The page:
Income investors already stinging from the low-rate environment may wince at reports that dividend payments declined 2.2 percent in 2015.

However, a recent report from Chicago-based Henderson Global Investors suggests the news on dividends isn’t as bad as it seems.

In real terms, dividends increased by 9.9 percent globally to reach some $1.15 trillion in 2015, but the growth in most regions of the world was muted or negated by the strength of the U.S. dollar, says Ben Lofthouse, co-manager of Henderson’s Global Equity Income Fund.

“At the headline level, we do our study in terms of U.S. dollars,” says Lofthouse. “If you’re a dollar investor, you had a tough year because currency is a big headwind. Your international dividends were flattened.”

According to Henderson’s Quarterly Dividend Study, the dollar’s strength deducted $104 billion from 2015 dividend totals, which caused an apparent 2.2 percent decline in dividends.

Finding yield in a low growth environment can be like drawing blood from a turnip, which has driven many investors to seek income from equities in the form of dividends.

“We’re seeing more interest in using equities for income around the world and from different populations,” Lofthouse says. “It used to be that dividends were the sleepy end of equities, but now they’re looked at as the secret power of equities.”

Because they are less volatile than earnings, dividends can be an effective measure of an economic sector’s health, Lofthouse says.

Dividend equities effectively mute the impact of volatility, Lofthouse says. The $1.15 trillion paid out in dividends in 2015 almost entirely compensates investors for the $1.3 trillion decline in share values around the world.

Moving forward in 2016, cuts in the commodities sector will limit dividend growth. Henderson trimmed its dividend forecast for 2016 by $10 billion to $1.17 trillion, which the firm estimates as 3.3 percent underlying growth in payments and 1.6 percent apparent growth.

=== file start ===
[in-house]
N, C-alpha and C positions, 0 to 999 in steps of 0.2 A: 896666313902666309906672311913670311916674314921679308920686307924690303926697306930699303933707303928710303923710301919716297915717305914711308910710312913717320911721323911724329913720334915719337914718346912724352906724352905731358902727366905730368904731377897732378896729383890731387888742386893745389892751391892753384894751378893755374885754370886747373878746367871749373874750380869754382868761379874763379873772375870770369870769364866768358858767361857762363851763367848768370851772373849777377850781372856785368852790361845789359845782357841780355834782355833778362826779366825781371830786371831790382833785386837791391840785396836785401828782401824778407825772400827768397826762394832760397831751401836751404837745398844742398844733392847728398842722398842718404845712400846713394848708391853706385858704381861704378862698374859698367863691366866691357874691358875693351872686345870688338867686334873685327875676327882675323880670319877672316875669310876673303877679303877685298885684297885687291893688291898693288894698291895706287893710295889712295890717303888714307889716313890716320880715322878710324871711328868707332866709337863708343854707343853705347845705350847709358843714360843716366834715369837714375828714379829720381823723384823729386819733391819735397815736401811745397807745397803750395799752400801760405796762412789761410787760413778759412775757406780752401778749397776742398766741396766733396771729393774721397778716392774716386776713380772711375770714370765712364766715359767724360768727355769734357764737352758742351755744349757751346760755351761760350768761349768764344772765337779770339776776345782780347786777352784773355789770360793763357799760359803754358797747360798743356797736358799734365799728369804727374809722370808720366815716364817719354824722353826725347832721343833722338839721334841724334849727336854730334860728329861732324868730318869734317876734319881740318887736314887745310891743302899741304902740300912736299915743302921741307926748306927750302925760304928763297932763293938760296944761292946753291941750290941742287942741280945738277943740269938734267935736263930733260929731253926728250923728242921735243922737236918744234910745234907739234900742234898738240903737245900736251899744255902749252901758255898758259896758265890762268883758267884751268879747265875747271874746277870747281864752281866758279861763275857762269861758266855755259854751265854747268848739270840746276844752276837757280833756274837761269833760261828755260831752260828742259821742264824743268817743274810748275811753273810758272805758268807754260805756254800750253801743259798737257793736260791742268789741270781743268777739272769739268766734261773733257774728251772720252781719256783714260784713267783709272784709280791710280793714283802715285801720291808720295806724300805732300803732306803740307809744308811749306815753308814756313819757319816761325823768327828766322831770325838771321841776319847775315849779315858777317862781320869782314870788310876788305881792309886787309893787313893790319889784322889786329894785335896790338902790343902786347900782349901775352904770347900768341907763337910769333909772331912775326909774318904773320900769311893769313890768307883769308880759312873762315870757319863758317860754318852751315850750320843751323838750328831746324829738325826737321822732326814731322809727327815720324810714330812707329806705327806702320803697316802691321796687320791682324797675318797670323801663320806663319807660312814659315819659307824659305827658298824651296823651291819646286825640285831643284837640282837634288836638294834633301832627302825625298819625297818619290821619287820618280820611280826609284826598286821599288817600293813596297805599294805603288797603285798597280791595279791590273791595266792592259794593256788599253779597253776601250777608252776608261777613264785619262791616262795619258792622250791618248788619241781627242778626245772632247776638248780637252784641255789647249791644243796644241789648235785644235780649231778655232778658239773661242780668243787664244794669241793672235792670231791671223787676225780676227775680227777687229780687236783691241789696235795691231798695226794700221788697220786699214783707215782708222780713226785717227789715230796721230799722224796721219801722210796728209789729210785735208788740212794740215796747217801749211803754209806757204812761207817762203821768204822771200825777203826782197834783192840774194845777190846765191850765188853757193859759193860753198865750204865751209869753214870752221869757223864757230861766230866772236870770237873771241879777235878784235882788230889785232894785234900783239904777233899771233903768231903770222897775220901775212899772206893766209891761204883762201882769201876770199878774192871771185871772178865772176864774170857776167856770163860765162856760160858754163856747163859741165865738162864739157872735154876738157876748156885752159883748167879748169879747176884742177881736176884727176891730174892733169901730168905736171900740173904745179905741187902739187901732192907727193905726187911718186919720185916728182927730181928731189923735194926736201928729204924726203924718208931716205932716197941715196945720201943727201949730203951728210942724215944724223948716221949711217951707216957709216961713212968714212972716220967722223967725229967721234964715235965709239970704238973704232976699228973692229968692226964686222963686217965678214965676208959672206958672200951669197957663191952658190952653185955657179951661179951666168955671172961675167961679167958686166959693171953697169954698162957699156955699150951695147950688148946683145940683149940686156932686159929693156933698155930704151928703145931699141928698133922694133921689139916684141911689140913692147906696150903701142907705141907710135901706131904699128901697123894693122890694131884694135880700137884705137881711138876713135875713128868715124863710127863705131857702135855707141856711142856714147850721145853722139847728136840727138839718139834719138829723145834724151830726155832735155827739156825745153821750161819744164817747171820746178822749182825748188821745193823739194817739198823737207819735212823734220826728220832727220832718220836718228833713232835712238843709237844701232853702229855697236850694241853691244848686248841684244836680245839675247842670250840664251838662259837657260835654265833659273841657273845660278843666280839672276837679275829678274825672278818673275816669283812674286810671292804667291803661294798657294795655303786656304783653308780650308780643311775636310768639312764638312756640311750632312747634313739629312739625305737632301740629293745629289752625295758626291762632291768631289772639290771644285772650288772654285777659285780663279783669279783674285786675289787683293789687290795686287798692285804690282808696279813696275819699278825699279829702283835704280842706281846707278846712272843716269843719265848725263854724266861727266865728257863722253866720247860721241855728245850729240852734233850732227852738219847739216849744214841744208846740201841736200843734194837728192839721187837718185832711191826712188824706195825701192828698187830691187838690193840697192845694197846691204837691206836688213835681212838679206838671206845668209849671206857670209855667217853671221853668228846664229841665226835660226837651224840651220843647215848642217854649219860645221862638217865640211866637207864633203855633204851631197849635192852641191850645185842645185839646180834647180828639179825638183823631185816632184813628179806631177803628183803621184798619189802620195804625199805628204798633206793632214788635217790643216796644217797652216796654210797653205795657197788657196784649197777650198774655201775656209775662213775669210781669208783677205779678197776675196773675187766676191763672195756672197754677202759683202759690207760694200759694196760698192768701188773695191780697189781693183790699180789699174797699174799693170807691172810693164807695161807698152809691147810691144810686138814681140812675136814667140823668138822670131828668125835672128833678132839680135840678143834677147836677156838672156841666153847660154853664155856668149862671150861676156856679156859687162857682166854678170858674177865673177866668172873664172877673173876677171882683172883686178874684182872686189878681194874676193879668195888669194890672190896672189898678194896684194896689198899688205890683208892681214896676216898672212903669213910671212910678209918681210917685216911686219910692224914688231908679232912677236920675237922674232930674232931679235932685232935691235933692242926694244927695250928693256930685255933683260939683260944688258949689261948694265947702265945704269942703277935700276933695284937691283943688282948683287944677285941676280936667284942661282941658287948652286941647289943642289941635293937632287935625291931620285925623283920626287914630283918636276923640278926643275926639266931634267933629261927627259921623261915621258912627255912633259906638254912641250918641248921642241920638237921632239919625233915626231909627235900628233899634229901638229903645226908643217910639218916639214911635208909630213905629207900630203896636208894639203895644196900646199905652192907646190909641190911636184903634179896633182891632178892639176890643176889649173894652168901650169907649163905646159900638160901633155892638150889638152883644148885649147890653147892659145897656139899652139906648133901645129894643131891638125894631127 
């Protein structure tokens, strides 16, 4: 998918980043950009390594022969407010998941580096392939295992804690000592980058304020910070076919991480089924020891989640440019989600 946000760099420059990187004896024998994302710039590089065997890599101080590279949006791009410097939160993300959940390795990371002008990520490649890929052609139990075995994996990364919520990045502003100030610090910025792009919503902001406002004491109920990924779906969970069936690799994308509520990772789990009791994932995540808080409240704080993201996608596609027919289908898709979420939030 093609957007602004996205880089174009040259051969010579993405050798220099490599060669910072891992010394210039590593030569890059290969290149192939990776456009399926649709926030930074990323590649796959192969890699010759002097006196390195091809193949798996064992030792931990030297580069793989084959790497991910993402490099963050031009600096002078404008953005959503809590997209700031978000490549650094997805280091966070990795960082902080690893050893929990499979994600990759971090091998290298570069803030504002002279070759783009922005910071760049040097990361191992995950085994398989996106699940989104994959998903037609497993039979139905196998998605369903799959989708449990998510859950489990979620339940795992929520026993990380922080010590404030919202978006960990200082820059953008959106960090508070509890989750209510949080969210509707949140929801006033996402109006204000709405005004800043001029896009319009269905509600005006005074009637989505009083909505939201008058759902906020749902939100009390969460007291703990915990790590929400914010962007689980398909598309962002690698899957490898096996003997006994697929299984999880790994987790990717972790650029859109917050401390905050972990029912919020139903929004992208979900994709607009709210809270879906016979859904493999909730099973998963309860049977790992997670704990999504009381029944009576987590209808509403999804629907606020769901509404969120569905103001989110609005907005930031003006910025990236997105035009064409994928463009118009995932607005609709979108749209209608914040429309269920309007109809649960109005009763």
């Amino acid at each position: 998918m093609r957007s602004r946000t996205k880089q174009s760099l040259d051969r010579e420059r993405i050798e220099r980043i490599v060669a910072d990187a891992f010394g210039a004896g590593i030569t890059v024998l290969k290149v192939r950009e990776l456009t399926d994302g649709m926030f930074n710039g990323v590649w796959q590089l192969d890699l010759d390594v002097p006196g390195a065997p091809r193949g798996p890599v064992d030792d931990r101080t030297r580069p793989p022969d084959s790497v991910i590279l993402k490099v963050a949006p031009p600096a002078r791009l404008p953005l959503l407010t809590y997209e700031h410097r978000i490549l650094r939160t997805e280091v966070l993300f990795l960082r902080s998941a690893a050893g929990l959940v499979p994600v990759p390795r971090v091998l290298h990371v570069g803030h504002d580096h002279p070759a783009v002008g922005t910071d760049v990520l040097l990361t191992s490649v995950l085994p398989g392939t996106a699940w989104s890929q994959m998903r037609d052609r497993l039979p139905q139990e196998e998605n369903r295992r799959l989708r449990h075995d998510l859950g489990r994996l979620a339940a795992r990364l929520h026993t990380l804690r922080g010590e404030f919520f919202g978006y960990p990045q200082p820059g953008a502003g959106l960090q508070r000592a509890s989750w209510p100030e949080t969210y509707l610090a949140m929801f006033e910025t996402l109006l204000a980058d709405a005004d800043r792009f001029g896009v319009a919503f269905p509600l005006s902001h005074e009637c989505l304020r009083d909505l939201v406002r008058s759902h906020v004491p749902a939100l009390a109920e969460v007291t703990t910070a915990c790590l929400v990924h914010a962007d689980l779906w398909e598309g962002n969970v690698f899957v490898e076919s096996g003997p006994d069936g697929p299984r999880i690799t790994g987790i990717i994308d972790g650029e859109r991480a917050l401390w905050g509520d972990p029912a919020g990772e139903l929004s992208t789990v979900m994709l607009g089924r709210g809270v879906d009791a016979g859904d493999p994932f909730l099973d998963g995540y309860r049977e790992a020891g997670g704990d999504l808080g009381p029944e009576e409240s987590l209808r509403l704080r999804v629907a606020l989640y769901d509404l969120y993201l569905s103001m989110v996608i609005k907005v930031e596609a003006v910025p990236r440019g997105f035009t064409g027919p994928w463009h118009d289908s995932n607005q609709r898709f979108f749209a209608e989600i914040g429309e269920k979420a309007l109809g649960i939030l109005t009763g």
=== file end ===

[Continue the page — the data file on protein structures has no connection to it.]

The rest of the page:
“In the short term, commodity weakness will be a powerful driver for developed markets,” Lofthouse says. “In the long run, developed market consumers will reap benefits from the lower commodity prices.”

According to Lofthouse, oil prices did not significantly impact dividends in 2015, with Chesapeake Energy the only producer to cut payments last year.

“Energy was okay in 2105 as far as dividends were concerned, but you’ll see them decline this year,” he says.

Lofthouse says stabilizing exchange rates will allow dividend growth to continue.

Globally, the U.S. and Commonwealth countries pay the highest proportion of dividends, according to Henderson’s report. In 2015, the U.S. continued to be the engine of global income growth.

“Economic growth is okay in developed markets,” Lofthouse says. “Companies are still relatively confident in most sectors and are increasing their payouts. In the U.S., all sectors increased their dividends aside from mining and semiconductors.”

Japanese companies also increased their dividend payouts in 2015 by more than 19 percent, Lofthouse noted, but that translated to 5.2 percent in dollar terms.

“Commonwealth countries and the U.S. have a strong culture of paying dividends, it’s part of the corporate culture that investors get significant parts of their returns through dividend payments,” Lofthouse says. “Many other cultures, Japan included, have historically been less inclined to pay dividends, but we’re starting to see these countries catch up.”

According to Henderson, China posted its first annual decline in dividends, a $27.9 billion or 1.5 percent drop.

As growth slows globally, dividend growth will slow but not flatten, Lofthouse says.

“In the low, slow growth environment, you’ll continue to see steady growth in dividends,” Lofthouse says. “You tend to get stable and mature companies like pharmaceuticals that continue with gradual growth. The need for capital expansion is quite low, so companies start to build up cash, so they increase their dividends, or in the U.S. they could do buybacks.”

Since 2010, global listed companies have paid $5.4 trillion back to shareholders, Henderson reports.

For its quarterly report, Henderson analyzes dividends paid by the world’s 1,200 largest companies by market share.